Artist Shellie Markee hired Lynne White to update the place. The two worked together before, and perhaps because White is also an artist, Markee trusted her to help turn the beat-up little place into a family home and art studio.
WHEN ARTIST Shelli Markee and her two sons first laid eyes on their new house in Ballard it was a mess. Built in 1910, the cottage was clad in metal, the floors were linoleum, it had been stripped of appliances and the bathrooms hadn’t been updated since the 1940s.
Markee hired Lynne White to redesign and update the place. The two women had worked together before, and perhaps because White is also an artist, Markee trusted her to help turn the beat-up little place into a family home and art studio.
Even though it was a spare 1,000 square feet, at least the house had a big farmhouse kitchen and high ceilings. “It reminded me of a Sears kit house,” says Markee.
“We talked about adding a second story, but we wanted the house to fit into the neighborhood,” says White. They decided it’d be better to have the two boys on the lower level rather than overhead.
- 'Granny panties' making a comeback as women say no to thongs
- Amazon rolls out free same-day delivery for Prime members
- Shopping video undoes woman's case against SPD
- Artificially produced water delivers Israel from drought
- Seahawks' Michael Bennett admits he wants a new deal
Most Read Stories
White, who ended up taking the house down to the studs, dug the basement down 2 feet to create higher ceilings and space for windows. She plumbed it for a future apartment so Markee can make good use of the space after her sons grow up and move out. “We wanted a house where Shelli could live forever,” says White. Still to come is a 500-square-foot rental cottage in the backyard.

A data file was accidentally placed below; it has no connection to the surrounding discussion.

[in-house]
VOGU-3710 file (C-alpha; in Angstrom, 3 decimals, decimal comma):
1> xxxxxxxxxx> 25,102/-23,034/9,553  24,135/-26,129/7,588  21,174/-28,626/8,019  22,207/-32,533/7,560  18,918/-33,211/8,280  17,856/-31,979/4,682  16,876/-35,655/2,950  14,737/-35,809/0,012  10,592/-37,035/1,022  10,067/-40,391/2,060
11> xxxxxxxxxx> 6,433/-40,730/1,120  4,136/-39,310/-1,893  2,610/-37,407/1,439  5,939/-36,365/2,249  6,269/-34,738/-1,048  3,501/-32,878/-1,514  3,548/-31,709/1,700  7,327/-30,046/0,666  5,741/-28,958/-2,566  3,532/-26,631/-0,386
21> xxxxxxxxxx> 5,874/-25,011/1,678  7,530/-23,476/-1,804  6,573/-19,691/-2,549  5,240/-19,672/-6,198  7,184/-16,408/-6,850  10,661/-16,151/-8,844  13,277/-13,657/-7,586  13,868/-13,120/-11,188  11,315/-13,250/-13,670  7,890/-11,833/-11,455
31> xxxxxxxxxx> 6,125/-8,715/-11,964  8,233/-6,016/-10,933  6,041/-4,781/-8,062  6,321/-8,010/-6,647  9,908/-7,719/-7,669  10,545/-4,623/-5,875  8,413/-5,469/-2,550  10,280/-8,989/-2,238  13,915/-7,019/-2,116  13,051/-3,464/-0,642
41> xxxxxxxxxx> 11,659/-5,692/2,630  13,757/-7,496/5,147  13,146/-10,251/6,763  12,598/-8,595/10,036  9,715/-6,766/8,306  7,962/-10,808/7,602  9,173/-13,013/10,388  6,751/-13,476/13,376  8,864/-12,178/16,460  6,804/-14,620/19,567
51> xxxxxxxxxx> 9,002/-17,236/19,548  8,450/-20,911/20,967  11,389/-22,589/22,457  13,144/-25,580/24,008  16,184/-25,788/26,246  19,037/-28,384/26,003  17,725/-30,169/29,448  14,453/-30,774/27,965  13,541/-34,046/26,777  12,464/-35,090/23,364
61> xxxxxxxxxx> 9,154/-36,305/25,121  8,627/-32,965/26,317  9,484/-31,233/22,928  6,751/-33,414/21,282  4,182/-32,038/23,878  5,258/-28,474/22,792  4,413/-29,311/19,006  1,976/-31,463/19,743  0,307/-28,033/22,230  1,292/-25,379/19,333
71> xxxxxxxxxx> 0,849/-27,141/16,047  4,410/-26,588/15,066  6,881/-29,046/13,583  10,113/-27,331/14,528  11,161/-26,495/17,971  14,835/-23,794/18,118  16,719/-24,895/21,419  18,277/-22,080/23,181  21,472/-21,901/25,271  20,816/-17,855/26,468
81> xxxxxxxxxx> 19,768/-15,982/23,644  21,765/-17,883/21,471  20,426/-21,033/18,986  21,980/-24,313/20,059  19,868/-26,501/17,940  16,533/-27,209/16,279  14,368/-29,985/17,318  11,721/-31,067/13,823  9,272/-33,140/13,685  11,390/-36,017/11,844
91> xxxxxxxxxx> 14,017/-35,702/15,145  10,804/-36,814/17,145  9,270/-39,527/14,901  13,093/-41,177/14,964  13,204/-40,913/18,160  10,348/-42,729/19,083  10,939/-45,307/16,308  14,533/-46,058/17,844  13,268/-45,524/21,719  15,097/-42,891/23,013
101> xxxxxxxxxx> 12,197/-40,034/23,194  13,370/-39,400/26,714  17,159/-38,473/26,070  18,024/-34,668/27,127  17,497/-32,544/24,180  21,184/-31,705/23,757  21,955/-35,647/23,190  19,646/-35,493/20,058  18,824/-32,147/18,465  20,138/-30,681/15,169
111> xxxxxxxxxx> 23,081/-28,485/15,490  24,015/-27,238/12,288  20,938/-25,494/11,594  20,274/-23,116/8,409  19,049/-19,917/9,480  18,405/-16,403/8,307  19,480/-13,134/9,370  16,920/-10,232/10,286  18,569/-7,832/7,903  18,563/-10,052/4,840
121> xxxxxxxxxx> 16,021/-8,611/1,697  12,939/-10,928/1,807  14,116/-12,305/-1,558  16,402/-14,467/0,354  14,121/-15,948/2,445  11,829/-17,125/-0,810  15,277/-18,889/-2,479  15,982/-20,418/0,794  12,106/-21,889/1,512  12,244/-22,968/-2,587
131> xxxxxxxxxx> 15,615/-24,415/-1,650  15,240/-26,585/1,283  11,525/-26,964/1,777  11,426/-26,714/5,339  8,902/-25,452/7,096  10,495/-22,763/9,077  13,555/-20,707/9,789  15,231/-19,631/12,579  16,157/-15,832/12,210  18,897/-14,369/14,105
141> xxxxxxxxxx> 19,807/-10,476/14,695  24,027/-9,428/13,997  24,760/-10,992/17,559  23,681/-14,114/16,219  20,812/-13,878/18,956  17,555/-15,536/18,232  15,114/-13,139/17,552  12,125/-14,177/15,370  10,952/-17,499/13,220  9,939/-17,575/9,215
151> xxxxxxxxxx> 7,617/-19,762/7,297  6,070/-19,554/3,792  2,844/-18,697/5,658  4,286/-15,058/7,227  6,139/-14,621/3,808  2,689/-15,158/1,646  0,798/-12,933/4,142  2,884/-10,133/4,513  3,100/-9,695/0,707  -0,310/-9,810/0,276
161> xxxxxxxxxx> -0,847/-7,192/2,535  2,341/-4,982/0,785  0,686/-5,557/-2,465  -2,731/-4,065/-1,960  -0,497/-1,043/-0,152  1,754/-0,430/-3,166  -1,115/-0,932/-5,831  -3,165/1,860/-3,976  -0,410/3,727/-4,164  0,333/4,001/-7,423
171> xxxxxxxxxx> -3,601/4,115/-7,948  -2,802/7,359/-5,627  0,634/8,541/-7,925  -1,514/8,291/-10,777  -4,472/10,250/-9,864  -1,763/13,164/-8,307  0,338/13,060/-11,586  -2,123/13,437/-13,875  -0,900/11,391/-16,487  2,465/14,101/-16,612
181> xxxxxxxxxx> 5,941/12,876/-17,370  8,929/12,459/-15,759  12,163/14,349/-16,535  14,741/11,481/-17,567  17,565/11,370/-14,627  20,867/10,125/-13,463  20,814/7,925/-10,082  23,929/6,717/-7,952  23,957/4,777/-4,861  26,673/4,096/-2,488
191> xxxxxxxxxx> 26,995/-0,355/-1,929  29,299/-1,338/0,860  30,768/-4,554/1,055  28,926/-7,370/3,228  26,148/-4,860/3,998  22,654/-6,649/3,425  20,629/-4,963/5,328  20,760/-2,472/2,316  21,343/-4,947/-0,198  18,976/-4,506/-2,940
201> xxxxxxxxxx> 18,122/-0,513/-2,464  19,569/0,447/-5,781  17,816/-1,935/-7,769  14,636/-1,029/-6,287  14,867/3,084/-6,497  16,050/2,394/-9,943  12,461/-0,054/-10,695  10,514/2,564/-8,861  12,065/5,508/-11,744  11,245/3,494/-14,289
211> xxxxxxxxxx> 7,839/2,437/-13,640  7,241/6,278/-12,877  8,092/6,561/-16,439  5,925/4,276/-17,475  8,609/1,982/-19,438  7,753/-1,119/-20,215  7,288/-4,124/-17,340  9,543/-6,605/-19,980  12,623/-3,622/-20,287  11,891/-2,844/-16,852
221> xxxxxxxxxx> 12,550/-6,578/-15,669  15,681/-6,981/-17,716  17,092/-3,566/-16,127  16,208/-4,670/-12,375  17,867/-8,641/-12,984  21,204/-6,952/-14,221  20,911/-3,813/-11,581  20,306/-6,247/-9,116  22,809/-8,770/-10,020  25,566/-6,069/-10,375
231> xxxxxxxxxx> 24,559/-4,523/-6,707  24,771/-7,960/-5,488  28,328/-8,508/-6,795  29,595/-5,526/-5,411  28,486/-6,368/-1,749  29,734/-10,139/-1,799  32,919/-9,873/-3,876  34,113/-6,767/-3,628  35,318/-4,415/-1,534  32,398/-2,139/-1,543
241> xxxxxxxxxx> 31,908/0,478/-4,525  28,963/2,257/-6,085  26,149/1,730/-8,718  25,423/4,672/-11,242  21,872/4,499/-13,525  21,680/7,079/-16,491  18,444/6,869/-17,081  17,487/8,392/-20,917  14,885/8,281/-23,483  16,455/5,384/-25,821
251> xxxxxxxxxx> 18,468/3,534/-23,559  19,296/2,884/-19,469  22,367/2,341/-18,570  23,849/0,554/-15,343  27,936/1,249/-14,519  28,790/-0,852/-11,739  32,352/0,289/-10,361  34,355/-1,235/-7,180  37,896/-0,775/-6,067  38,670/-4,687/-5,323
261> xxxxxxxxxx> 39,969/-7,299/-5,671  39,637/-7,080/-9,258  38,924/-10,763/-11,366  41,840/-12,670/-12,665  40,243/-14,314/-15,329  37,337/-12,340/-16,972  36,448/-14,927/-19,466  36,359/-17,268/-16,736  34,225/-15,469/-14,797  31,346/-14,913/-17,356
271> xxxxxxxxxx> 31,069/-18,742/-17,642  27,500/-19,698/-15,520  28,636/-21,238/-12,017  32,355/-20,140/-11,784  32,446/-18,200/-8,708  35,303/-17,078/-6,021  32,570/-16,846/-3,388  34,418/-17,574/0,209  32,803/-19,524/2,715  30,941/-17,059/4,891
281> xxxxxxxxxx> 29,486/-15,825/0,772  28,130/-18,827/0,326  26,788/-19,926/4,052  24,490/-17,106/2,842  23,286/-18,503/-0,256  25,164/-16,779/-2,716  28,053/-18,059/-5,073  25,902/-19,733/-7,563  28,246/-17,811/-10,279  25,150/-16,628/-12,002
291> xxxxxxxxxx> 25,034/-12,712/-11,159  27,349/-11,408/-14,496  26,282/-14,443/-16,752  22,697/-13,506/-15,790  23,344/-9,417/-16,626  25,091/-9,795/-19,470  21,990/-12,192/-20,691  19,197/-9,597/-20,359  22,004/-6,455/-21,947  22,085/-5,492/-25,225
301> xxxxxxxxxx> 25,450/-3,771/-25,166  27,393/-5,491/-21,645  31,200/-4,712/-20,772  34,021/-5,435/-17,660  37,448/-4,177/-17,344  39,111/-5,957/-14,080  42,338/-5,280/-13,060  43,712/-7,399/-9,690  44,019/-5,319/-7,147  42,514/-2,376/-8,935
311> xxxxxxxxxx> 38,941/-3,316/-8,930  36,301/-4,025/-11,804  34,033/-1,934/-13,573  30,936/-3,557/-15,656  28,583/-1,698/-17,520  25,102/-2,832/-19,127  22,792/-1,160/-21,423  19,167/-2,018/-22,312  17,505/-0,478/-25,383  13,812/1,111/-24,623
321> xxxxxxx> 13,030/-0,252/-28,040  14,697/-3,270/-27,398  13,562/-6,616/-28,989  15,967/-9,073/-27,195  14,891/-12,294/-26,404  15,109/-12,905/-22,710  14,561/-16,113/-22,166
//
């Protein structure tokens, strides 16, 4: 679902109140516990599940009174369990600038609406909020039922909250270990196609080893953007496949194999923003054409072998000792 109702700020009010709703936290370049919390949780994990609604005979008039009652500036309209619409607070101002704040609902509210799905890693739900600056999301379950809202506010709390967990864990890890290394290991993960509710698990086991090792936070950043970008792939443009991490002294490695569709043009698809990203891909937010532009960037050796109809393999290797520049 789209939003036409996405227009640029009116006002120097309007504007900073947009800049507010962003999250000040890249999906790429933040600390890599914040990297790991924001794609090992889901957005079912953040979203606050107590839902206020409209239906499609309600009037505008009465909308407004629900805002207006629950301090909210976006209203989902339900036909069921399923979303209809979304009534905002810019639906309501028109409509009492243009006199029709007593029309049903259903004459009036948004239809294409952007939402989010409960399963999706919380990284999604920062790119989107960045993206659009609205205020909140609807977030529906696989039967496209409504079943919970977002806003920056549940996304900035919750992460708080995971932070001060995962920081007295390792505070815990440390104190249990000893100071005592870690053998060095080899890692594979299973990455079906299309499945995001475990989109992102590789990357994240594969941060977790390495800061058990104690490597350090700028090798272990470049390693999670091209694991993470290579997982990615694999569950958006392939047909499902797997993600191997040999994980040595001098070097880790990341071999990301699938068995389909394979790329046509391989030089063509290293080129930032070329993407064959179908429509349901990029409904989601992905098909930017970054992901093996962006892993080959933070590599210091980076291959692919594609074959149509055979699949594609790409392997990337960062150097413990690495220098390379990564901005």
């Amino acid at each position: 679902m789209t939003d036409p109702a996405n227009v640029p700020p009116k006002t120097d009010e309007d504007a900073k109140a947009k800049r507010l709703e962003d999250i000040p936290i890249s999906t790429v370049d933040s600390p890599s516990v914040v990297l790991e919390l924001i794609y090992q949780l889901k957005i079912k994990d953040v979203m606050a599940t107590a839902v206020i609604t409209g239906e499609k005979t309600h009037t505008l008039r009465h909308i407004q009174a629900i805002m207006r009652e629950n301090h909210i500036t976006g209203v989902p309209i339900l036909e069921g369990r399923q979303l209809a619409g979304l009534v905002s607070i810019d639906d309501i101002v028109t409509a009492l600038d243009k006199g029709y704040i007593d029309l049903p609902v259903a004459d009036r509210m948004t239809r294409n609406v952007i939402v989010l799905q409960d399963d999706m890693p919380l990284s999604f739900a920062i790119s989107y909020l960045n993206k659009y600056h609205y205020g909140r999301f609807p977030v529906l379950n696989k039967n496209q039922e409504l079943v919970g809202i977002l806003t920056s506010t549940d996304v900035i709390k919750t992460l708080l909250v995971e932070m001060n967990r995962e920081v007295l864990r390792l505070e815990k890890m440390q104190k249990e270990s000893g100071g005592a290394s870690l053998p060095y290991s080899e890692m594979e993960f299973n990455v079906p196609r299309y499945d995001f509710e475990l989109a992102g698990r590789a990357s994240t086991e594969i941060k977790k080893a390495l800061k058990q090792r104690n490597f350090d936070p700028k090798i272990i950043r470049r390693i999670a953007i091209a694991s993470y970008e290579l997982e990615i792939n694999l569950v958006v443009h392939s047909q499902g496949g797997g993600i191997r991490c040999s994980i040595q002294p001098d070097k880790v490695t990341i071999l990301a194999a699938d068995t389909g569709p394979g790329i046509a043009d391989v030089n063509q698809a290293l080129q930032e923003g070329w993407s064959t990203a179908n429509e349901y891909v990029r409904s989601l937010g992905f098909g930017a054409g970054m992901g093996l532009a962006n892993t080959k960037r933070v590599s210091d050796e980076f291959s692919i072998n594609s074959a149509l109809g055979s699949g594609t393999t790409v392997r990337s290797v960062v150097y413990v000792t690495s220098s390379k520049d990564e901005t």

For now, the lower level is a fabulous play space for the kids. “It’s modern and sparse down there, the boys didn’t want any of my antiques or salvage items,” says Markee. There’s room for bedrooms, bath, drum set, keyboard, bikes, television, skateboard obstacle course and, sometimes, even a tent.
Upstairs, Markee’s vintage aesthetic, as well as her color sense, hold sway. The front door is leaf green; the French doors are painted turquoise. The walls are white to show off the delicate tracery of Markee’s 3D wire art. Birds and beehives, words and faces crafted of black metal hang from the ceilings, and grace the walls and bookshelves.
“Shelli’s vision for a recycled home was so strong,” says White. The doors and cabinets throughout the house are salvaged, as is much of the furniture. The old pine floors, once clogged with paint, were stripped and polished.
The kitchen is testament to Markee’s aesthetic of keeping visible and close at hand all the things she lives with. From spices to utensils and shopping bags, everything is thoughtfully arranged into still life-like vignettes. Just off the kitchen is Markee’s bed, bath and studio, complete with re-purposed sink. She particularly appreciates her own bathroom, with white subway tile and claw-foot tub, after sharing a bathroom with her sons for years.
Markee haunted Earthwise, Second Use and the RE Store to find pre-used cabinetry, sinks, lights and fixtures. White saved old doors and flooring from a previous job to re-purpose in Markee’s house. And Markee teamed up with Sarah Littlefield of Seattle Junk Love to find vintage items. “We junked all the way to Idaho and back,” says Markee.
Using re-purposed items not only as decoration but as the very fabric of the home proved aesthetically gratifying but not cost-saving. “It took more time to strip, fit and trim,” says White.
Markee, who never wanted a house that looked new, is delighted with the results. “Nothing matches,” she says. “And that was my goal.”
Valerie Easton is a Seattle freelance writer and author of “petal & twig.” Check out her blog at www.valeaston.com. Ellen M. Banner is a Seattle Times staff photographer.